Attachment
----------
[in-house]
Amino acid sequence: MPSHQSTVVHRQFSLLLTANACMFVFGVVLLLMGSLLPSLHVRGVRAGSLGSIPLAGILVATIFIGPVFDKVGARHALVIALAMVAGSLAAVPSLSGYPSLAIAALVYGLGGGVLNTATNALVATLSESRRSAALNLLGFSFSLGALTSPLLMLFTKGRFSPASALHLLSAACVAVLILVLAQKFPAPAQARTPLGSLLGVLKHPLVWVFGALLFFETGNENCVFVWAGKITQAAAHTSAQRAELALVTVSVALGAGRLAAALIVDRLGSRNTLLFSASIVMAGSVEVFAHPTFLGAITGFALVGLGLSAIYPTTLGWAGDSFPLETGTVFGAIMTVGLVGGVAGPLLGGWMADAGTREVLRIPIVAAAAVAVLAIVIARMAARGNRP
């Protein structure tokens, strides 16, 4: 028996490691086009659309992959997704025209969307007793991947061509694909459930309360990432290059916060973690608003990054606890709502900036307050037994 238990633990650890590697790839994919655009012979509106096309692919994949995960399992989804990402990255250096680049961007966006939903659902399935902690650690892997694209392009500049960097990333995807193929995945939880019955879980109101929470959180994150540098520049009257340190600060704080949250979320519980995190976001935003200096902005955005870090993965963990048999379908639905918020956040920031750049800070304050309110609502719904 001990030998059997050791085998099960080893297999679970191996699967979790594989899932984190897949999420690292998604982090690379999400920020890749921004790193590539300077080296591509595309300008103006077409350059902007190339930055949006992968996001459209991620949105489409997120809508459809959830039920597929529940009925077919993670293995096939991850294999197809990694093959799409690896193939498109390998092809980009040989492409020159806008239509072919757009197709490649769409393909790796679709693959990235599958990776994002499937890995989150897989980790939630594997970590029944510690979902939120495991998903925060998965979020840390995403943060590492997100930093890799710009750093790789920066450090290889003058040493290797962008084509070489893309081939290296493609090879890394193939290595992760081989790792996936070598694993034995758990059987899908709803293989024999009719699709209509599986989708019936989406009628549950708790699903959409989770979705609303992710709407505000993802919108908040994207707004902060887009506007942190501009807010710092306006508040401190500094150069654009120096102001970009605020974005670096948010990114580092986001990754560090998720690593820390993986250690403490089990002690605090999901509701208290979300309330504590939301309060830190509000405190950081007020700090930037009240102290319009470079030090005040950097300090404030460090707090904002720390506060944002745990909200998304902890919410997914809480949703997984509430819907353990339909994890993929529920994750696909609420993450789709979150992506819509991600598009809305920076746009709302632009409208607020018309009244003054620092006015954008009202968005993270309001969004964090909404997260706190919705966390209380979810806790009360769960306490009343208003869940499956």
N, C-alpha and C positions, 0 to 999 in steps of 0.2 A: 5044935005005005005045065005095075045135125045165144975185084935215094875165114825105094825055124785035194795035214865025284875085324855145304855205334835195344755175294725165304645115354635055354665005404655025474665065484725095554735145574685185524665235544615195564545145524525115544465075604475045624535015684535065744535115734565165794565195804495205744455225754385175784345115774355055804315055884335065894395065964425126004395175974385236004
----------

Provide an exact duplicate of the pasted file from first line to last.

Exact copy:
[in-house]
Amino acid sequence: MPSHQSTVVHRQFSLLLTANACMFVFGVVLLLMGSLLPSLHVRGVRAGSLGSIPLAGILVATIFIGPVFDKVGARHALVIALAMVAGSLAAVPSLSGYPSLAIAALVYGLGGGVLNTATNALVATLSESRRSAALNLLGFSFSLGALTSPLLMLFTKGRFSPASALHLLSAACVAVLILVLAQKFPAPAQARTPLGSLLGVLKHPLVWVFGALLFFETGNENCVFVWAGKITQAAAHTSAQRAELALVTVSVALGAGRLAAALIVDRLGSRNTLLFSASIVMAGSVEVFAHPTFLGAITGFALVGLGLSAIYPTTLGWAGDSFPLETGTVFGAIMTVGLVGGVAGPLLGGWMADAGTREVLRIPIVAAAAVAVLAIVIARMAARGNRP
């Protein structure tokens, strides 16, 4: 028996490691086009659309992959997704025209969307007793991947061509694909459930309360990432290059916060973690608003990054606890709502900036307050037994 238990633990650890590697790839994919655009012979509106096309692919994949995960399992989804990402990255250096680049961007966006939903659902399935902690650690892997694209392009500049960097990333995807193929995945939880019955879980109101929470959180994150540098520049009257340190600060704080949250979320519980995190976001935003200096902005955005870090993965963990048999379908639905918020956040920031750049800070304050309110609502719904 001990030998059997050791085998099960080893297999679970191996699967979790594989899932984190897949999420690292998604982090690379999400920020890749921004790193590539300077080296591509595309300008103006077409350059902007190339930055949006992968996001459209991620949105489409997120809508459809959830039920597929529940009925077919993670293995096939991850294999197809990694093959799409690896193939498109390998092809980009040989492409020159806008239509072919757009197709490649769409393909790796679709693959990235599958990776994002499937890995989150897989980790939630594997970590029944510690979902939120495991998903925060998965979020840390995403943060590492997100930093890799710009750093790789920066450090290889003058040493290797962008084509070489893309081939290296493609090879890394193939290595992760081989790792996936070598694993034995758990059987899908709803293989024999009719699709209509599986989708019936989406009628549950708790699903959409989770979705609303992710709407505000993802919108908040994207707004902060887009506007942190501009807010710092306006508040401190500094150069654009120096102001970009605020974005670096948010990114580092986001990754560090998720690593820390993986250690403490089990002690605090999901509701208290979300309330504590939301309060830190509000405190950081007020700090930037009240102290319009470079030090005040950097300090404030460090707090904002720390506060944002745990909200998304902890919410997914809480949703997984509430819907353990339909994890993929529920994750696909609420993450789709979150992506819509991600598009809305920076746009709302632009409208607020018309009244003054620092006015954008009202968005993270309001969004964090909404997260706190919705966390209380979810806790009360769960306490009343208003869940499956």
N, C-alpha and C positions, 0 to 999 in steps of 0.2 A: 5044935005005005005045065005095075045135125045165144975185084935215094875165114825105094825055124785035194795035214865025284875085324855145304855205334835195344755175294725165304645115354635055354665005404655025474665065484725095554735145574685185524665235544615195564545145524525115544465075604475045624535015684535065744535115734565165794565195804495205744455225754385175784345115774355055804315055884335065894395065964425126004395175974385236004